Much of what you hear, see and read about journalism isn’t true. (That is ironic, isn’t it?) The erroneous information is often based on assumptions or leaps of logic. Or it’s just conjecture and opinion. Here are two examples I’ve run across in the past week:
MISCONCEPTION: Managing editors and executive editors at newspapers control the content of editorial pages. This idea comes at the end of this point-by-point analysis of a recent Q&A with John Drescher, the new executive editor at The News & Observer. The blogger wonders whether Drescher was asked about the editorial pages and whether he might change the direction of that “weak link” at the paper.
REALITY: Top newsroom editors at the N&O (and most papers like it) have no role in the editorial pages. News and editorial typically don’t mix, with interaction between staffers in those departments limited to pleasantries in the snack bar. Thus, asking the executive editor about the editorial page would be as useful as asking a university’s chemistry professor about the football team’s game plan. (Related post here.)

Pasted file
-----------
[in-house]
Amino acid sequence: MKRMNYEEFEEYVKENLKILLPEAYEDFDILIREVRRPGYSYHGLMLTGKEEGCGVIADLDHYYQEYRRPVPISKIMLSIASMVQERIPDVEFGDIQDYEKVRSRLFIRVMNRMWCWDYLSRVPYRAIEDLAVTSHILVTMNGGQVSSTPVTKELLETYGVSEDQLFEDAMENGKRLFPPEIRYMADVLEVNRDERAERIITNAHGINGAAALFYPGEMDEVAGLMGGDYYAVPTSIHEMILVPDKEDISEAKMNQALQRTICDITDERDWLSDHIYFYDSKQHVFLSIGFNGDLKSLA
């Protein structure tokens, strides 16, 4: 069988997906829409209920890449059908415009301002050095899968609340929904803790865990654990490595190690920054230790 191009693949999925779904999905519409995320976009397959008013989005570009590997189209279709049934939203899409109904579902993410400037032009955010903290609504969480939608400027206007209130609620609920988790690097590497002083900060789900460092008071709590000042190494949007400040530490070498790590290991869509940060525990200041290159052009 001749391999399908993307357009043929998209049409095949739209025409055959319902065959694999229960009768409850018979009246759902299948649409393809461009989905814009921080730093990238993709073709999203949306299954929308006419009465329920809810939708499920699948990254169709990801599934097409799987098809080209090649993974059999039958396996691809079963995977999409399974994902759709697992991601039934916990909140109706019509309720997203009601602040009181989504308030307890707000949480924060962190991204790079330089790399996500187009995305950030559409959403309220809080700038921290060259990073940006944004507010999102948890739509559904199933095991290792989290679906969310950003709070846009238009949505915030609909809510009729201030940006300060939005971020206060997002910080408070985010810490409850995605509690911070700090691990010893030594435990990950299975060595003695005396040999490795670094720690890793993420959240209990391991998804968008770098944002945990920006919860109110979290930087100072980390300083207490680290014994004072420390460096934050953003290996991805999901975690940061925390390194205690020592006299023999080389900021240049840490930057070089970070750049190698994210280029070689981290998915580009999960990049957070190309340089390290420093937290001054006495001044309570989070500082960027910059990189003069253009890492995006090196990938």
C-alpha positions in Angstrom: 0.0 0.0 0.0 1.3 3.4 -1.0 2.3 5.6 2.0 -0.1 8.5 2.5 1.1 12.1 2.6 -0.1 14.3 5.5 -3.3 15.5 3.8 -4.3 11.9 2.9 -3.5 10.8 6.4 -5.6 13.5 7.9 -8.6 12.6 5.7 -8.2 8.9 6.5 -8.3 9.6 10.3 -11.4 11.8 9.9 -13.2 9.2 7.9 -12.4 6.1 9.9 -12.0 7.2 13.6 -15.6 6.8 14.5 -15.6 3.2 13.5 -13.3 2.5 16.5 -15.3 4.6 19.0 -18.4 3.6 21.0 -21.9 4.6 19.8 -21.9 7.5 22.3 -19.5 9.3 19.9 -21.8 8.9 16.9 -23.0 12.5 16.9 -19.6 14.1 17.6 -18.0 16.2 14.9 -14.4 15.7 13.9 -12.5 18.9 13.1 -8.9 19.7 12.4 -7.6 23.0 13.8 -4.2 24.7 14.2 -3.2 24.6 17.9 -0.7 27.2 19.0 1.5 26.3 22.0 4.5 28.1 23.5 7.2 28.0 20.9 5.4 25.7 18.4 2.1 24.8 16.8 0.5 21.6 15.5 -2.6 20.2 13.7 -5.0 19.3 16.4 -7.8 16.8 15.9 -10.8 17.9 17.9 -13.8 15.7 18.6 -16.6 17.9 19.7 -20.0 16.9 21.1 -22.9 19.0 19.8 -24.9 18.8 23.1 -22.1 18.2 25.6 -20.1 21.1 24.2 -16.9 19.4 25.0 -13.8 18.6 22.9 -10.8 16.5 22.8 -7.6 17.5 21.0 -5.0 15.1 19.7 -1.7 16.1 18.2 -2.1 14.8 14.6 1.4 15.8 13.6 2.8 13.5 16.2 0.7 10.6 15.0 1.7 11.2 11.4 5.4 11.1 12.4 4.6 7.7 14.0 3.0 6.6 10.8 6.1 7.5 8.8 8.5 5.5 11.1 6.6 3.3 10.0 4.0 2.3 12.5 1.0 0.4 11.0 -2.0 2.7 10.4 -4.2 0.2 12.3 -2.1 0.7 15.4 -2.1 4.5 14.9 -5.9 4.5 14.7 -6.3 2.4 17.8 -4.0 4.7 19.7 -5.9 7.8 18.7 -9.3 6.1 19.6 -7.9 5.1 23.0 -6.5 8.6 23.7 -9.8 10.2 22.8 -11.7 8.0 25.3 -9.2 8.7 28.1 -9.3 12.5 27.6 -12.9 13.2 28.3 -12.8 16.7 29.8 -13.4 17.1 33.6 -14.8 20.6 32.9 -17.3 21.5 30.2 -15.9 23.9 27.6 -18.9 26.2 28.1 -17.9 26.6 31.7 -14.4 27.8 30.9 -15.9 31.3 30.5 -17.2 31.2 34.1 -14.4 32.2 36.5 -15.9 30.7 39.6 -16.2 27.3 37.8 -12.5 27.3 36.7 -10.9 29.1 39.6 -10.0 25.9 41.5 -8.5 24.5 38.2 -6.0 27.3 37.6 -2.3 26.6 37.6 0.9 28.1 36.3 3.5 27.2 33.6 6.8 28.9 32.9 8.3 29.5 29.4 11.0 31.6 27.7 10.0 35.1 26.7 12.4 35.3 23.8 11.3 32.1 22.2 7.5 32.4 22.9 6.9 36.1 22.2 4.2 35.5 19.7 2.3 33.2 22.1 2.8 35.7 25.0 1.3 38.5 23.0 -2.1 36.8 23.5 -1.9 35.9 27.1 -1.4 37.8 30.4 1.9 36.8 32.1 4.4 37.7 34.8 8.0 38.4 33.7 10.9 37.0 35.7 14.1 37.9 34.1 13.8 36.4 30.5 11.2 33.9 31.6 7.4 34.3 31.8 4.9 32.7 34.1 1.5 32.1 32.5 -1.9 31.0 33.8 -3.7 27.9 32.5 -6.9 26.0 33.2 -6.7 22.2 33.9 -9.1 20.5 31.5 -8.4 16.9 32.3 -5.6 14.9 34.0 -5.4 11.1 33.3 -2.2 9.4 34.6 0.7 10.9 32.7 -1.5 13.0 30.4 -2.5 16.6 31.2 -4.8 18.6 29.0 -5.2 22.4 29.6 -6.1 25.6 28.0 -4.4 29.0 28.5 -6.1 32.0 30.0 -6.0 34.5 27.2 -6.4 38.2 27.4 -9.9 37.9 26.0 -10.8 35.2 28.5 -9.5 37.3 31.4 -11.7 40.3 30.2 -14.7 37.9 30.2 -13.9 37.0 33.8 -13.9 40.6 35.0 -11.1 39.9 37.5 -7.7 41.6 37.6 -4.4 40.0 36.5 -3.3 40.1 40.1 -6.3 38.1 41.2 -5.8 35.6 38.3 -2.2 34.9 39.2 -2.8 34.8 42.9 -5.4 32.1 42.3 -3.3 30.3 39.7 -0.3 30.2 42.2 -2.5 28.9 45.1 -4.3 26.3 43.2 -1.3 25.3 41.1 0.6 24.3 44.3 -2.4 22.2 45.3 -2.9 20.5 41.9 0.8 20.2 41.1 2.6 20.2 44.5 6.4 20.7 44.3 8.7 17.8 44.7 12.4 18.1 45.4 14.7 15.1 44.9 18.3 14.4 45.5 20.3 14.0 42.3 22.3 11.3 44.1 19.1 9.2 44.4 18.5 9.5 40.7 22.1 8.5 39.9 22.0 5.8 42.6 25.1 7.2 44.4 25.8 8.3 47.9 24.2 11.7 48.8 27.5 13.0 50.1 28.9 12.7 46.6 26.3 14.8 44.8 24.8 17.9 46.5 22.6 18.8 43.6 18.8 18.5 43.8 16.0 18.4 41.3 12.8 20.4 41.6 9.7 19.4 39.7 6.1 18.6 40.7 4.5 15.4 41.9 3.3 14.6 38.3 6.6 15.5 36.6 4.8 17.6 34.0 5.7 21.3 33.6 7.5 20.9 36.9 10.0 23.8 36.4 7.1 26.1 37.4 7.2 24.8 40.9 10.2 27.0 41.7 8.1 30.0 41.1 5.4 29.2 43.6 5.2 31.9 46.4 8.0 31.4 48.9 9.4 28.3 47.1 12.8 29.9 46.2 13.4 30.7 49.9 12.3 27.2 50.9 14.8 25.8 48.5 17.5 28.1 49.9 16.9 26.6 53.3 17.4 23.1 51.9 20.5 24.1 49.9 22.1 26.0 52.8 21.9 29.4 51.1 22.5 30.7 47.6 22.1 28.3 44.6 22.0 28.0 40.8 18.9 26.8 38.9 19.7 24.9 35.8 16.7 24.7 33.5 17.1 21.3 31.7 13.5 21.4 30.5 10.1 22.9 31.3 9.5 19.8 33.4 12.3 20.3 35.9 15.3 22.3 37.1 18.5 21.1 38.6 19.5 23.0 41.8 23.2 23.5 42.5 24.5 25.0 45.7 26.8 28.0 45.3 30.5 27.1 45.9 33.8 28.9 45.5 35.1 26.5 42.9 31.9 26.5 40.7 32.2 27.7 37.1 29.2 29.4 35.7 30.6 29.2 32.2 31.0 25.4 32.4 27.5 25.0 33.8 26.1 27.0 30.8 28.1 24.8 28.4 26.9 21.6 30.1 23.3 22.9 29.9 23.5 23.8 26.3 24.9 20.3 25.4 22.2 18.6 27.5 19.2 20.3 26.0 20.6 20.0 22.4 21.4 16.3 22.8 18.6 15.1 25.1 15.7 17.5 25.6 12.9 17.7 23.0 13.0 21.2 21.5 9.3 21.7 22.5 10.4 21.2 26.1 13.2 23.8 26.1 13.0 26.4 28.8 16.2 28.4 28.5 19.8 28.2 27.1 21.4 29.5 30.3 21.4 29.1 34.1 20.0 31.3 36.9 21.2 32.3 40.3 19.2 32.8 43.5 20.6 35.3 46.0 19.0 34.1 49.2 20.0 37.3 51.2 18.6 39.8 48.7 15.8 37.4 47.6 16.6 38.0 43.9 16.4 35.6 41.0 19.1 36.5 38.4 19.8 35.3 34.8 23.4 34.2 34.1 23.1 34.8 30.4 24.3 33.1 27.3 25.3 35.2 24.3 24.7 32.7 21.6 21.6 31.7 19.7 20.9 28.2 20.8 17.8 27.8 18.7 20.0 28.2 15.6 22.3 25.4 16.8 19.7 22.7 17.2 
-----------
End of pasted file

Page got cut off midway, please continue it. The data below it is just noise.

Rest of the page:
MISCONCEPTION: College students who major in journalism are deprived of a “real” education in the liberal arts and are wasting their time. This view exists among working journalists (such as this one) and others outside the field, including this poet.
REALITY: Majoring in journalism doesn’t mean a student takes only journalism courses. No more than a third of the courses that a journalism undergraduate takes will be in journalism. The idea is to not only teach undergraduate students the skills and concepts directly relevant to the field, but also to help them be well-rounded people versed in history, literature, mathematics (gasp!) and other areas. A journalism degree is not required to be a journalist, and it shouldn’t be. But it’s a good way to get there.